The numbers I give you are only rough estimates. When you buy a bunch of bananas in the grocery store, the best you can do is to estimate how long they may last based on their color and overall quality.
If the bunch is deep green, it’ll surely need a few days, maybe even a week to ripen. But if there already are some yellow patches, that period shrinks to maybe 3 to 4 days. If the bananas are pale yellow, they only need a day or so to reach peak quality.
If you’re buying ripe bananas, the story is similar. Deep yellow ones without any brown or black patches give you a couple of days on the counter or more than a week in the fridge. But if there are already some dark spots, it’s probably more like 1 to 2 days of peak ripeness at room temperature and 3 to 7 days in the refrigerator.
You get the idea.
Cut or peeled bananas stay safe and last in decent condition for 3 to 4 days in the fridge, similar to most cut fruits and leftovers.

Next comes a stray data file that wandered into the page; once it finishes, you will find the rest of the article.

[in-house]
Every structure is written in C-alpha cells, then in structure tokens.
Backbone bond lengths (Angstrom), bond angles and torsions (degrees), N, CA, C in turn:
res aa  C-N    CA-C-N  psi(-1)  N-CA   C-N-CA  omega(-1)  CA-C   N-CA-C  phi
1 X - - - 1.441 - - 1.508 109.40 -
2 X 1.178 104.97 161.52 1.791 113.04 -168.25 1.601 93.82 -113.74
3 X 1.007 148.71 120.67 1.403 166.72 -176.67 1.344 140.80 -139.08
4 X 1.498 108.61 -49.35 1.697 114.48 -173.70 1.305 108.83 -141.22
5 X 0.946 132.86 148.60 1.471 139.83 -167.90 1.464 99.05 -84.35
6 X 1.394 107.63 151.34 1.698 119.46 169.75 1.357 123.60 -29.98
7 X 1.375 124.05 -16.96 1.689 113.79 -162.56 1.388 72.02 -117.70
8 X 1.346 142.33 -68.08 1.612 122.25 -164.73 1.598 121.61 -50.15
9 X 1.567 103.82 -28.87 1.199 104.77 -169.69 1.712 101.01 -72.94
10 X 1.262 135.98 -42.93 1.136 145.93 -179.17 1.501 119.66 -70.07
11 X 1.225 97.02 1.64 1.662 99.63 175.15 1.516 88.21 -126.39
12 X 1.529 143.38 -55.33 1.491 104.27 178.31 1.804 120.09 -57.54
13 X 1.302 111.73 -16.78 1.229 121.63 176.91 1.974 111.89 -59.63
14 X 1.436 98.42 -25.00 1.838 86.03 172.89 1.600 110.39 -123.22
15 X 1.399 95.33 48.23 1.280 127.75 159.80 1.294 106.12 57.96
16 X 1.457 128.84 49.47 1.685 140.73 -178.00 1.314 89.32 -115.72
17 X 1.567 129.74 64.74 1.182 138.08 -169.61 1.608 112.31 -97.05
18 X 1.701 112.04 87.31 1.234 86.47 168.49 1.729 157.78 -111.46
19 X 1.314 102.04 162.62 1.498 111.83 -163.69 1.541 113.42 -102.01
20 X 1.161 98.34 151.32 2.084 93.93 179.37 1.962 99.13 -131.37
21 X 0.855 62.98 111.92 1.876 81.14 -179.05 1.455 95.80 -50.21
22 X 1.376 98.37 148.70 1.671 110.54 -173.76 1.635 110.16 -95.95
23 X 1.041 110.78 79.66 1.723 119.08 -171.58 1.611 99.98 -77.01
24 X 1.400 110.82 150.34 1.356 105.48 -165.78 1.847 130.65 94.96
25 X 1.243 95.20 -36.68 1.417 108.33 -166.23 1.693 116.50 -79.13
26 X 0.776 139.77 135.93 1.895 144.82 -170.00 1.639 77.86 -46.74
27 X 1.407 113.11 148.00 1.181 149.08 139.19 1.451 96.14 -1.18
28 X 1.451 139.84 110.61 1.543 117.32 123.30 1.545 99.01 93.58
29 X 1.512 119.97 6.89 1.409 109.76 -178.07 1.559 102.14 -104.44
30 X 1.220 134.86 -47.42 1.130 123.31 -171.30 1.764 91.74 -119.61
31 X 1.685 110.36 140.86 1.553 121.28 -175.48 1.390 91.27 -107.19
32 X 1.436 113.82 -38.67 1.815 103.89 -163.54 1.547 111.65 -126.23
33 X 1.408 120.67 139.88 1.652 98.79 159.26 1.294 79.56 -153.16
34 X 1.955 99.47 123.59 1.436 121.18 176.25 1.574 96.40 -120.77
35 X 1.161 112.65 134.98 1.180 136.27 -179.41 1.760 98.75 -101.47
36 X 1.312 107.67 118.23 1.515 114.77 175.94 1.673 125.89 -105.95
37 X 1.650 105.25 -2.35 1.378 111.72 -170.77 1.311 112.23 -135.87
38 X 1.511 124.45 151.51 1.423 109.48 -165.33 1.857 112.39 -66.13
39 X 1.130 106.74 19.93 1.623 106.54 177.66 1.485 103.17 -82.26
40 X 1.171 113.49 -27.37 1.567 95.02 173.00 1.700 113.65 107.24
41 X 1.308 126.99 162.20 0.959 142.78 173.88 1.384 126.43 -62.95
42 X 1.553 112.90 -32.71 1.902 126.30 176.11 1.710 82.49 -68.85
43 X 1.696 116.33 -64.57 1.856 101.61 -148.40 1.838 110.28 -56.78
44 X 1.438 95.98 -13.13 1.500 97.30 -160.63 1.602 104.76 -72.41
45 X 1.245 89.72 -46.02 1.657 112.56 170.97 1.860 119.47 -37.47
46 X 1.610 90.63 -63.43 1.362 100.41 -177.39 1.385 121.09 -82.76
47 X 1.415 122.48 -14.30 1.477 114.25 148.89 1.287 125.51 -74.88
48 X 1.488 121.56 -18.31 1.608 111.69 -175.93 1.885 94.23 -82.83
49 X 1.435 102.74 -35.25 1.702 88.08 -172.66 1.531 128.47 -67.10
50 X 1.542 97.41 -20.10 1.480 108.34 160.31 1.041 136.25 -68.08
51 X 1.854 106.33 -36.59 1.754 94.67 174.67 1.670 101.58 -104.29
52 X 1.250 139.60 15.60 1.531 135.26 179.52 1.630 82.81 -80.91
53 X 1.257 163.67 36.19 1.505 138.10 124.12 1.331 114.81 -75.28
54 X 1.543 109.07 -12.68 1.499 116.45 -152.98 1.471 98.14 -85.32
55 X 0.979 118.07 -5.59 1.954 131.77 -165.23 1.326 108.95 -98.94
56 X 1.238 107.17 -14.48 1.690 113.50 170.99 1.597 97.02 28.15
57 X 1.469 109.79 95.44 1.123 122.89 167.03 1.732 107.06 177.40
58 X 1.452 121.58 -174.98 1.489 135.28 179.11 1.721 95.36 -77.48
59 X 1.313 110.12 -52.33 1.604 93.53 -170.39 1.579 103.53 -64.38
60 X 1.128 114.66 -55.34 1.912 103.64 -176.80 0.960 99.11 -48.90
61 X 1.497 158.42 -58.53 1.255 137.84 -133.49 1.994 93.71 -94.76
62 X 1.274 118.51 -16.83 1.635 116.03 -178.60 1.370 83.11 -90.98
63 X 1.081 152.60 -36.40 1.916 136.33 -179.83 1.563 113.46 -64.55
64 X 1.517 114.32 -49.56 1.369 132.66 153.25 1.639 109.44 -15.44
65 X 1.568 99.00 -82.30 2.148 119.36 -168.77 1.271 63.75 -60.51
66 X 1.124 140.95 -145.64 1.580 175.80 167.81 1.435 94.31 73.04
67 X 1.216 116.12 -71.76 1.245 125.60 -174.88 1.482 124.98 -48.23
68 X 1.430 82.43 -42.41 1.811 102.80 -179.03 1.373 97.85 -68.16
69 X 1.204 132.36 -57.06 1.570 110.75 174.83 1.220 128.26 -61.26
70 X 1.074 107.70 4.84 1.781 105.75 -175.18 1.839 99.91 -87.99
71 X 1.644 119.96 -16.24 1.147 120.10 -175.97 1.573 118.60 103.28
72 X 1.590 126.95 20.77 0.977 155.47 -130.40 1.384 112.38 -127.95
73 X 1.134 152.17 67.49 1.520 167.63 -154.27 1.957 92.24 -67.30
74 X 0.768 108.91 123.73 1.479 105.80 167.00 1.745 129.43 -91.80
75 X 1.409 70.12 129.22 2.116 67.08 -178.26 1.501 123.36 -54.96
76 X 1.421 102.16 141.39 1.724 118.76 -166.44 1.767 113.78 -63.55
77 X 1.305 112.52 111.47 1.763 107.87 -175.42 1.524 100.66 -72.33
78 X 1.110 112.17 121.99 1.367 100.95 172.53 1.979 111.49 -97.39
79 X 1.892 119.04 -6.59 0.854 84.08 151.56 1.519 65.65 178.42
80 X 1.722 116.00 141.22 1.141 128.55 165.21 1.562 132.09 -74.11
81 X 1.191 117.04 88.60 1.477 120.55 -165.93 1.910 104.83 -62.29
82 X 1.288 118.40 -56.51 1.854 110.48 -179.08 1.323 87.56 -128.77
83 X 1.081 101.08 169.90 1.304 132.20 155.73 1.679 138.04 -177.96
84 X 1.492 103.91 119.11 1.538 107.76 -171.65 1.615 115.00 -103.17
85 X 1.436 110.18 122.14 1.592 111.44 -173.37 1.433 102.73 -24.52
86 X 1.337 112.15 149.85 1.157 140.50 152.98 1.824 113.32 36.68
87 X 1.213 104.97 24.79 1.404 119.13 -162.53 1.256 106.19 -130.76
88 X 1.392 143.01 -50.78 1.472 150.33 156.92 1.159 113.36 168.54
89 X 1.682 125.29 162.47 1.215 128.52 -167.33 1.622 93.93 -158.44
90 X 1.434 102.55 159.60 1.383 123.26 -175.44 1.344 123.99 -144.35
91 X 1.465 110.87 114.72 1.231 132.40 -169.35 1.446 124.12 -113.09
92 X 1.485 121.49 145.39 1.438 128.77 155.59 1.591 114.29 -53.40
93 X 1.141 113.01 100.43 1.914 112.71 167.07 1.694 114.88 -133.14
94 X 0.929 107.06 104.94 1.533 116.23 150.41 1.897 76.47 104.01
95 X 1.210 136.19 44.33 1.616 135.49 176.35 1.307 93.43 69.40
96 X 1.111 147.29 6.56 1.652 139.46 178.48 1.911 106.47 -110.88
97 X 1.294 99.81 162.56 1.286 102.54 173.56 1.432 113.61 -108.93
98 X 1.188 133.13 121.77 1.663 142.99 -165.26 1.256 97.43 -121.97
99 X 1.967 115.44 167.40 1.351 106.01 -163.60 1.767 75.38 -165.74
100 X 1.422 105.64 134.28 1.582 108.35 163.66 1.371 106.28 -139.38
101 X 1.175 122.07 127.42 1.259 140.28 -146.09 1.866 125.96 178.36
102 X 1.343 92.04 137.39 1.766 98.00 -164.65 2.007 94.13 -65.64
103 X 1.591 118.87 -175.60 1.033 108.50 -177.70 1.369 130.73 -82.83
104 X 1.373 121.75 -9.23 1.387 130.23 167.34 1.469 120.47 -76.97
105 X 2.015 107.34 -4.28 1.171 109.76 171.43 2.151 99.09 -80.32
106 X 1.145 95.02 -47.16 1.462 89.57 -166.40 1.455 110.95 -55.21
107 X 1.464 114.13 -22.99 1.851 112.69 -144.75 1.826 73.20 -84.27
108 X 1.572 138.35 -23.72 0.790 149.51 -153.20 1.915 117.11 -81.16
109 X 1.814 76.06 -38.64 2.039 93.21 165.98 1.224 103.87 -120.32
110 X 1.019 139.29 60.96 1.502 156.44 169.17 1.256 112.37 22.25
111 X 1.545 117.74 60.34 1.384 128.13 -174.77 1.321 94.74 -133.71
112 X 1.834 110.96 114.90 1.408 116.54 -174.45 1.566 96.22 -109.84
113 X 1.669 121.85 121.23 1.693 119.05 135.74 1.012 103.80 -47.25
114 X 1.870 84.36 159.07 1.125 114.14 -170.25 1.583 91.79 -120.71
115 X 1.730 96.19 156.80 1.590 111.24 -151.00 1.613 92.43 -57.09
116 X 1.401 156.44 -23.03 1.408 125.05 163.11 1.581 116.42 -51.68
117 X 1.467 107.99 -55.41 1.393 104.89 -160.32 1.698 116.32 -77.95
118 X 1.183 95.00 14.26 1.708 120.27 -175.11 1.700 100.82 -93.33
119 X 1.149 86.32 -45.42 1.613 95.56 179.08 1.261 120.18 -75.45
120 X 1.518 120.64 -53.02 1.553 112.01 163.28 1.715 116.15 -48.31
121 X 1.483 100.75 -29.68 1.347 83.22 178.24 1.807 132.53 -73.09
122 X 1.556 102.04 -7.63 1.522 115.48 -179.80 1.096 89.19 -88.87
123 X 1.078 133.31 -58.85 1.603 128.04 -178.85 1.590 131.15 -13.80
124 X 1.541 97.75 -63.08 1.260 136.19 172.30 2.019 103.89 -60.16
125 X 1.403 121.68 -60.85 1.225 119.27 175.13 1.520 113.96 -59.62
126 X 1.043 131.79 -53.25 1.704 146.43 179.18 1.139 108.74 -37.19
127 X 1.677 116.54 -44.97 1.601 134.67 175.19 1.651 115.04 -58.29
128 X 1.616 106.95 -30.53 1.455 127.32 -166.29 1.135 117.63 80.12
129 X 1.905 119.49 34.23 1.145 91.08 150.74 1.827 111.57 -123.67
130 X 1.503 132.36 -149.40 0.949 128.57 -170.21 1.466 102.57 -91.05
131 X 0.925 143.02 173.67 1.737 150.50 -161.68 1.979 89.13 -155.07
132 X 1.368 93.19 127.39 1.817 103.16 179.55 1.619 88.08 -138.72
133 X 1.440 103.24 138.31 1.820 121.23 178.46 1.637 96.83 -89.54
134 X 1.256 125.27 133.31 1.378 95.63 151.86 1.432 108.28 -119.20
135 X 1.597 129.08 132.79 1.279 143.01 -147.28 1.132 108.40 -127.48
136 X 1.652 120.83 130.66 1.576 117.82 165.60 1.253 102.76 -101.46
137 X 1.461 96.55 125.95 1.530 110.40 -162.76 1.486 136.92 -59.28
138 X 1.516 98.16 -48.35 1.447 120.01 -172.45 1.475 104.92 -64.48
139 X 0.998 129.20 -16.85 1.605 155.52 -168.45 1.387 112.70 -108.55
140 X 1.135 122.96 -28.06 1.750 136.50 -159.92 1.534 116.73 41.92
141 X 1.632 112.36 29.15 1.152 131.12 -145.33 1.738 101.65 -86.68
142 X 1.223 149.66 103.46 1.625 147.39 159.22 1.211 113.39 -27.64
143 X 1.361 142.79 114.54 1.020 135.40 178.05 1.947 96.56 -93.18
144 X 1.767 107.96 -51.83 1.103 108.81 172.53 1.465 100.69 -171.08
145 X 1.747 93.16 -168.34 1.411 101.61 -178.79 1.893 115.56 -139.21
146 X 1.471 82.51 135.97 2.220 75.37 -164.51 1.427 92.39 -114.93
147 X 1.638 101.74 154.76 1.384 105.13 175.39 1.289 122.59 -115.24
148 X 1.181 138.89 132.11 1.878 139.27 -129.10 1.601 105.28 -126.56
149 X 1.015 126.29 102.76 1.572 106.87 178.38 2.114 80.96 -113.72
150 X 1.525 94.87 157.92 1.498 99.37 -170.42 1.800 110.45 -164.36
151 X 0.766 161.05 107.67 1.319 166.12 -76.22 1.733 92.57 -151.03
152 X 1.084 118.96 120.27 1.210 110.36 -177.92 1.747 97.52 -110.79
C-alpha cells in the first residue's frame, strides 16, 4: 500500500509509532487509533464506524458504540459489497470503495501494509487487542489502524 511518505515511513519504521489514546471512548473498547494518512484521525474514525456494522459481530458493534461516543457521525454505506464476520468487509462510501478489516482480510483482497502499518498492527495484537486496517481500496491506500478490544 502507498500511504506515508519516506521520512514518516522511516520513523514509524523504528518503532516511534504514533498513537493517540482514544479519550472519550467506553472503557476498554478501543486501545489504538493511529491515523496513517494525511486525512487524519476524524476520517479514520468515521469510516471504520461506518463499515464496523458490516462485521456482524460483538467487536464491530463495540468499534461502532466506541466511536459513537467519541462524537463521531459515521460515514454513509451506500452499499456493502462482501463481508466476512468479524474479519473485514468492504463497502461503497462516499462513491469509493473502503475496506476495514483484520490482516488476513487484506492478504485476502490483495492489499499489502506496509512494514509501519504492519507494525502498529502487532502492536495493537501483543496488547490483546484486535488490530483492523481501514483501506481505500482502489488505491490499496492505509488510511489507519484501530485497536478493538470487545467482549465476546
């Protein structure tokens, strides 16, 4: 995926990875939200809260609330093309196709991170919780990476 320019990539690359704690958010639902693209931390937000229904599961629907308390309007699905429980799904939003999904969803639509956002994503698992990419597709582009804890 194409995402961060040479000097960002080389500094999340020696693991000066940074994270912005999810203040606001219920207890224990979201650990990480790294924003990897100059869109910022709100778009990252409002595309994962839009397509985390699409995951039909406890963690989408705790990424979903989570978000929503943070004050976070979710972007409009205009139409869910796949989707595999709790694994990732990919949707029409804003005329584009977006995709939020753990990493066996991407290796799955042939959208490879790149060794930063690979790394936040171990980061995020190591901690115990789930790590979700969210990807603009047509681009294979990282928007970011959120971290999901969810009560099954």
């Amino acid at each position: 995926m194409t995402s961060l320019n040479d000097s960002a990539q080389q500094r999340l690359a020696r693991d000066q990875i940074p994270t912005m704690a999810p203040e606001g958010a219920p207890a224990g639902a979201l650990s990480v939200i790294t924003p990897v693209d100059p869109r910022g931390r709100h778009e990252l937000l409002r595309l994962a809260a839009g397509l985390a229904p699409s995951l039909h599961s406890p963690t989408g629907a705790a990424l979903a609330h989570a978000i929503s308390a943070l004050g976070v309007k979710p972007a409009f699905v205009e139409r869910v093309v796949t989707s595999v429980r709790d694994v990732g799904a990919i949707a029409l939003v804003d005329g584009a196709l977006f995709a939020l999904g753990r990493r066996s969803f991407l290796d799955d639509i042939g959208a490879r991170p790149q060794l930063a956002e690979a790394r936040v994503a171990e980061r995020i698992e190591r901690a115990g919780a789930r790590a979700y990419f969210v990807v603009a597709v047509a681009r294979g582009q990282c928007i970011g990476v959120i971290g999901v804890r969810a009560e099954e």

Now, let’s talk about when a banana is bad.
When Are Bananas Bad?
When fully ripe, bananas have firm flesh and bright yellow peel. As the bananas over-ripen, brown spots start developing on the peel. Please note that dark spots on the peel alone do not mean the fruit is bad.
The once-firm flesh will start turning mushy and brown, and that’s the time you should start thinking about discarding the fruit. If the banana starts to leak liquid, it’s time for it to go.
In other words, the quality of the banana depends entirely on the quality of the flesh.
If you refrigerate your bananas, the peel will turn brown quickly, but the flesh will stay fine much longer. The only issue with that is that you don’t really know if the banana you store in the fridge for a week now is still okay to eat or if the flesh is soft and browning. And you can only learn that by peeling the fruit.
How to Store Bananas
Main article: How to store bananas?
Let’s start with choosing bananas when you’re at your local supermarket. If you need the bananas the same or the next day, go for yellow, ripe bananas.
If you have no plans to consume or use the fruit right away, go with green bananas or ones that are about to ripen. This way you have a couple of days before the fruit ripens.
Now let’s talk about what to do with the fruit when you get home.